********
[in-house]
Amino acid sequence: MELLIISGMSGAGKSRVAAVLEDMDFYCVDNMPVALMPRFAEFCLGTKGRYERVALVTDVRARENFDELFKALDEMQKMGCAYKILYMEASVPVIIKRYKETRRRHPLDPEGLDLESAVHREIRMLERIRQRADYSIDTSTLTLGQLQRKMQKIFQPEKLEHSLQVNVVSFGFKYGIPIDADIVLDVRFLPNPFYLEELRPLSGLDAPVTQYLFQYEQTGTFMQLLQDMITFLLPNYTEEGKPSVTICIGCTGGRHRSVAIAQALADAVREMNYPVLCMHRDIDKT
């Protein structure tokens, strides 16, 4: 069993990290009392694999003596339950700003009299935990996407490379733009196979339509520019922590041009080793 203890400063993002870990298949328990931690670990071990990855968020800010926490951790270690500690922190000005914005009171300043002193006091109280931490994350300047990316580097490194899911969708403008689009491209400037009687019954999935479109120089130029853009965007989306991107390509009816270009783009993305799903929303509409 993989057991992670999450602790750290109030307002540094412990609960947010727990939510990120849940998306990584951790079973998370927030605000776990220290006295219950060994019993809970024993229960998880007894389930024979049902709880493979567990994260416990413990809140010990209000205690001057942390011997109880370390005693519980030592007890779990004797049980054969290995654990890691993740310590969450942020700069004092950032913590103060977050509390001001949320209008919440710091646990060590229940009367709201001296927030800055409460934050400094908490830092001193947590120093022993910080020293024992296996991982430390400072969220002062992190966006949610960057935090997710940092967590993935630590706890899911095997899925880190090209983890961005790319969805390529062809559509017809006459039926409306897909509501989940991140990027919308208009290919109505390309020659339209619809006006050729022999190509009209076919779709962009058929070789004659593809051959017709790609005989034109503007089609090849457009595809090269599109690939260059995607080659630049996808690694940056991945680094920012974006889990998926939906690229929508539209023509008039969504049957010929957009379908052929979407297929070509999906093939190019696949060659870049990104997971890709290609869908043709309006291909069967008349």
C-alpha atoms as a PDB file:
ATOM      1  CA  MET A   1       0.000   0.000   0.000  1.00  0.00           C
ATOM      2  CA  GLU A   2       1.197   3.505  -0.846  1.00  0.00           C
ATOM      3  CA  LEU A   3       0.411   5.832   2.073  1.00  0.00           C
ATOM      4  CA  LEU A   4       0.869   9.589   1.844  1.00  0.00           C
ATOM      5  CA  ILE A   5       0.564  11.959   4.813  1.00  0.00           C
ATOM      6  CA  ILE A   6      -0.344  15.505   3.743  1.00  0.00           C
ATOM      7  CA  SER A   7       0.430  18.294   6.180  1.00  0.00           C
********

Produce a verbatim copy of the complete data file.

[in-house]
Amino acid sequence: MELLIISGMSGAGKSRVAAVLEDMDFYCVDNMPVALMPRFAEFCLGTKGRYERVALVTDVRARENFDELFKALDEMQKMGCAYKILYMEASVPVIIKRYKETRRRHPLDPEGLDLESAVHREIRMLERIRQRADYSIDTSTLTLGQLQRKMQKIFQPEKLEHSLQVNVVSFGFKYGIPIDADIVLDVRFLPNPFYLEELRPLSGLDAPVTQYLFQYEQTGTFMQLLQDMITFLLPNYTEEGKPSVTICIGCTGGRHRSVAIAQALADAVREMNYPVLCMHRDIDKT
């Protein structure tokens, strides 16, 4: 069993990290009392694999003596339950700003009299935990996407490379733009196979339509520019922590041009080793 203890400063993002870990298949328990931690670990071990990855968020800010926490951790270690500690922190000005914005009171300043002193006091109280931490994350300047990316580097490194899911969708403008689009491209400037009687019954999935479109120089130029853009965007989306991107390509009816270009783009993305799903929303509409 993989057991992670999450602790750290109030307002540094412990609960947010727990939510990120849940998306990584951790079973998370927030605000776990220290006295219950060994019993809970024993229960998880007894389930024979049902709880493979567990994260416990413990809140010990209000205690001057942390011997109880370390005693519980030592007890779990004797049980054969290995654990890691993740310590969450942020700069004092950032913590103060977050509390001001949320209008919440710091646990060590229940009367709201001296927030800055409460934050400094908490830092001193947590120093022993910080020293024992296996991982430390400072969220002062992190966006949610960057935090997710940092967590993935630590706890899911095997899925880190090209983890961005790319969805390529062809559509017809006459039926409306897909509501989940991140990027919308208009290919109505390309020659339209619809006006050729022999190509009209076919779709962009058929070789004659593809051959017709790609005989034109503007089609090849457009595809090269599109690939260059995607080659630049996808690694940056991945680094920012974006889990998926939906690229929508539209023509008039969504049957010929957009379908052929979407297929070509999906093939190019696949060659870049990104997971890709290609869908043709309006291909069967008349």
C-alpha atoms as a PDB file:
ATOM      1  CA  MET A   1       0.000   0.000   0.000  1.00  0.00           C
ATOM      2  CA  GLU A   2       1.197   3.505  -0.846  1.00  0.00           C
ATOM      3  CA  LEU A   3       0.411   5.832   2.073  1.00  0.00           C
ATOM      4  CA  LEU A   4       0.869   9.589   1.844  1.00  0.00           C
ATOM      5  CA  ILE A   5       0.564  11.959   4.813  1.00  0.00           C
ATOM      6  CA  ILE A   6      -0.344  15.505   3.743  1.00  0.00           C
ATOM      7  CA  SER A   7       0.430  18.294   6.180  1.00  0.00           C